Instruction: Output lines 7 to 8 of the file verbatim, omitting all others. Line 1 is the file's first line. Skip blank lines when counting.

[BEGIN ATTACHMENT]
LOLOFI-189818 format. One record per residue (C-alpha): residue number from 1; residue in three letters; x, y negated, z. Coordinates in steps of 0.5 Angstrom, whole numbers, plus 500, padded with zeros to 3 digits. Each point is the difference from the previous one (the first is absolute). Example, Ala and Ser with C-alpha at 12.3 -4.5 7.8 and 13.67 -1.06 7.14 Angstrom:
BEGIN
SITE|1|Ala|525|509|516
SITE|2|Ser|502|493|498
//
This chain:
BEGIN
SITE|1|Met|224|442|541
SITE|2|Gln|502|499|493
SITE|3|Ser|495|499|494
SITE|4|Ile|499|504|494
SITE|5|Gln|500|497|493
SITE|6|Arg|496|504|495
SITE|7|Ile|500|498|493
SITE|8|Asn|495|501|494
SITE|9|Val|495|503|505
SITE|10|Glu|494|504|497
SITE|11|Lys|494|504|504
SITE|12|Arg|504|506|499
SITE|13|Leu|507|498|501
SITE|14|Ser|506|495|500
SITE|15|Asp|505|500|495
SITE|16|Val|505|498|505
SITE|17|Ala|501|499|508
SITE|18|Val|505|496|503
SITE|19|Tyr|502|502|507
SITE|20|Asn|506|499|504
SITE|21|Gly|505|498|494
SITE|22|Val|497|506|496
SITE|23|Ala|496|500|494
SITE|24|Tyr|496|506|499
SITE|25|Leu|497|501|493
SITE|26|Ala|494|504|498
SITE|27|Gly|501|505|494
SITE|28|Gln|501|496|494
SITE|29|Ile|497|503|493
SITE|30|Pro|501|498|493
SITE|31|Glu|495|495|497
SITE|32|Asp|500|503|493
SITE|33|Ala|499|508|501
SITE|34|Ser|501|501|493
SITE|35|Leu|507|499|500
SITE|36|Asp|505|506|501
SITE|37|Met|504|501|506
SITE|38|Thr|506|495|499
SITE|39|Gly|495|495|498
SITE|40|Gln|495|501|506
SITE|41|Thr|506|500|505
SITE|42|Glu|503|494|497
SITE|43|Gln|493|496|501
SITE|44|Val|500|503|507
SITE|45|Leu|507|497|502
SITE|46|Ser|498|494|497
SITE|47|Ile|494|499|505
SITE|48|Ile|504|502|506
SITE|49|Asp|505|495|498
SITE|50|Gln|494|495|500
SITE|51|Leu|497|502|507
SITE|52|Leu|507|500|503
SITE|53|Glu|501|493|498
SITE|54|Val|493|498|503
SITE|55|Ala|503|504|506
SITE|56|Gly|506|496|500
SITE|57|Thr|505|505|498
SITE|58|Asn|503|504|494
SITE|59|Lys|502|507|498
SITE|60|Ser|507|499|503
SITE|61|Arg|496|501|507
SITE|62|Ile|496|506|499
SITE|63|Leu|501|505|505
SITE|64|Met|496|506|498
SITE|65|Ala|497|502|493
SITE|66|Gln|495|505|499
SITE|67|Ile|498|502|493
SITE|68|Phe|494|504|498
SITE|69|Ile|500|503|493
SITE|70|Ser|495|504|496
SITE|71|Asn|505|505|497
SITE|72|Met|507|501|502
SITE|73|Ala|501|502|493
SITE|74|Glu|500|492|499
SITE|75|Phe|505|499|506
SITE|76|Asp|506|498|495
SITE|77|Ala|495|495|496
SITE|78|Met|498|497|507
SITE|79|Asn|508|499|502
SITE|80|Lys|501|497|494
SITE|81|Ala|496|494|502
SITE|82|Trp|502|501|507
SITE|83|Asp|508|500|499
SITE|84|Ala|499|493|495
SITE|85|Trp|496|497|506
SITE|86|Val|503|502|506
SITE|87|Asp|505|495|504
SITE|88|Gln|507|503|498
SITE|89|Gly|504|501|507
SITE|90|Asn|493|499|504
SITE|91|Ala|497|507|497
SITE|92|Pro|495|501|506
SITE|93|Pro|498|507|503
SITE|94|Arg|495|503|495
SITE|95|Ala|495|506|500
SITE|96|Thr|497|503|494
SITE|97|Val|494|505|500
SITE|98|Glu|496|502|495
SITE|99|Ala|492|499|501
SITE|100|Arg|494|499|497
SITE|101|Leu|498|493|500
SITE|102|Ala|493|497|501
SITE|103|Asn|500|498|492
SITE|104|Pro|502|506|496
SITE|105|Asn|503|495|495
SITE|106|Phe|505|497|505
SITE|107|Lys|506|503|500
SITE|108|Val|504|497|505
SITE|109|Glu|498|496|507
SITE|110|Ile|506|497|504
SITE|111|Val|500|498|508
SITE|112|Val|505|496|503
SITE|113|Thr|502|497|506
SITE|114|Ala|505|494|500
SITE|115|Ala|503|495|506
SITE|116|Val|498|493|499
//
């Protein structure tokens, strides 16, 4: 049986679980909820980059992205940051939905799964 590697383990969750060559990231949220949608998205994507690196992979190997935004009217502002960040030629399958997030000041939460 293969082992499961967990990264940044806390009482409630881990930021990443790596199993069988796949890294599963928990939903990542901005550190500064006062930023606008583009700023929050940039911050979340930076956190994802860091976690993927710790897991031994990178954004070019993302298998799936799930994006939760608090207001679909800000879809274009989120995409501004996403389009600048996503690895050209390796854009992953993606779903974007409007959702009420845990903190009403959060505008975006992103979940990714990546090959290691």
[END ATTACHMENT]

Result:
BEGIN
SITE|1|Met|224|442|541